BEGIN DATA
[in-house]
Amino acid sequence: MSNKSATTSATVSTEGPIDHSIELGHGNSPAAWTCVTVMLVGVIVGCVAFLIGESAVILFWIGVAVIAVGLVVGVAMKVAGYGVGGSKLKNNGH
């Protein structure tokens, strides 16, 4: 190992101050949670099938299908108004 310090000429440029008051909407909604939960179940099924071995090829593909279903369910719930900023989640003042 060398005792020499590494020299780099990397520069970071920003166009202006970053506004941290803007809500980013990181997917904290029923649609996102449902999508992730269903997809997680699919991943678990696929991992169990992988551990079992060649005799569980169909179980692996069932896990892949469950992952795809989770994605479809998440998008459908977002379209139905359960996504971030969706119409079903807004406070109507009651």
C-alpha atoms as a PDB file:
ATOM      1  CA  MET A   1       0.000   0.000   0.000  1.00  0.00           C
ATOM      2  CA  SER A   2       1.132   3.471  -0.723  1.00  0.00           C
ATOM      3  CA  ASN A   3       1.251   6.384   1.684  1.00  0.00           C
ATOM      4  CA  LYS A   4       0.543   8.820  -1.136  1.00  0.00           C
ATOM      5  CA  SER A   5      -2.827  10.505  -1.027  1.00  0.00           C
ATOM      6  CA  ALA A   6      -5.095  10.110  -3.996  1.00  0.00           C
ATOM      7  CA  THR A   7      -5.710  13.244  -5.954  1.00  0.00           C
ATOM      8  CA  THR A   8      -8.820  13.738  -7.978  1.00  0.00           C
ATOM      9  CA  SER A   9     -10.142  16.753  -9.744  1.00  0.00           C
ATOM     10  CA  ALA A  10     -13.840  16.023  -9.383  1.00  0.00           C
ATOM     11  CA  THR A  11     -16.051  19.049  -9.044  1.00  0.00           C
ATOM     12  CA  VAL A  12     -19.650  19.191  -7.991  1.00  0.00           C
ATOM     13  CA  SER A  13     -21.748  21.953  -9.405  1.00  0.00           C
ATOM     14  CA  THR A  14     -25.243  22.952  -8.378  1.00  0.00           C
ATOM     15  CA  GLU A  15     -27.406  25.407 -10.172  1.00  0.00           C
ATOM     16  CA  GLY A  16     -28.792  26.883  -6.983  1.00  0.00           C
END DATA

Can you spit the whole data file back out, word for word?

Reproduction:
[in-house]
Amino acid sequence: MSNKSATTSATVSTEGPIDHSIELGHGNSPAAWTCVTVMLVGVIVGCVAFLIGESAVILFWIGVAVIAVGLVVGVAMKVAGYGVGGSKLKNNGH
């Protein structure tokens, strides 16, 4: 190992101050949670099938299908108004 310090000429440029008051909407909604939960179940099924071995090829593909279903369910719930900023989640003042 060398005792020499590494020299780099990397520069970071920003166009202006970053506004941290803007809500980013990181997917904290029923649609996102449902999508992730269903997809997680699919991943678990696929991992169990992988551990079992060649005799569980169909179980692996069932896990892949469950992952795809989770994605479809998440998008459908977002379209139905359960996504971030969706119409079903807004406070109507009651």
C-alpha atoms as a PDB file:
ATOM      1  CA  MET A   1       0.000   0.000   0.000  1.00  0.00           C
ATOM      2  CA  SER A   2       1.132   3.471  -0.723  1.00  0.00           C
ATOM      3  CA  ASN A   3       1.251   6.384   1.684  1.00  0.00           C
ATOM      4  CA  LYS A   4       0.543   8.820  -1.136  1.00  0.00           C
ATOM      5  CA  SER A   5      -2.827  10.505  -1.027  1.00  0.00           C
ATOM      6  CA  ALA A   6      -5.095  10.110  -3.996  1.00  0.00           C
ATOM      7  CA  THR A   7      -5.710  13.244  -5.954  1.00  0.00           C
ATOM      8  CA  THR A   8      -8.820  13.738  -7.978  1.00  0.00           C
ATOM      9  CA  SER A   9     -10.142  16.753  -9.744  1.00  0.00           C
ATOM     10  CA  ALA A  10     -13.840  16.023  -9.383  1.00  0.00           C
ATOM     11  CA  THR A  11     -16.051  19.049  -9.044  1.00  0.00           C
ATOM     12  CA  VAL A  12     -19.650  19.191  -7.991  1.00  0.00           C
ATOM     13  CA  SER A  13     -21.748  21.953  -9.405  1.00  0.00           C
ATOM     14  CA  THR A  14     -25.243  22.952  -8.378  1.00  0.00           C
ATOM     15  CA  GLU A  15     -27.406  25.407 -10.172  1.00  0.00           C
ATOM     16  CA  GLY A  16     -28.792  26.883  -6.983  1.00  0.00           C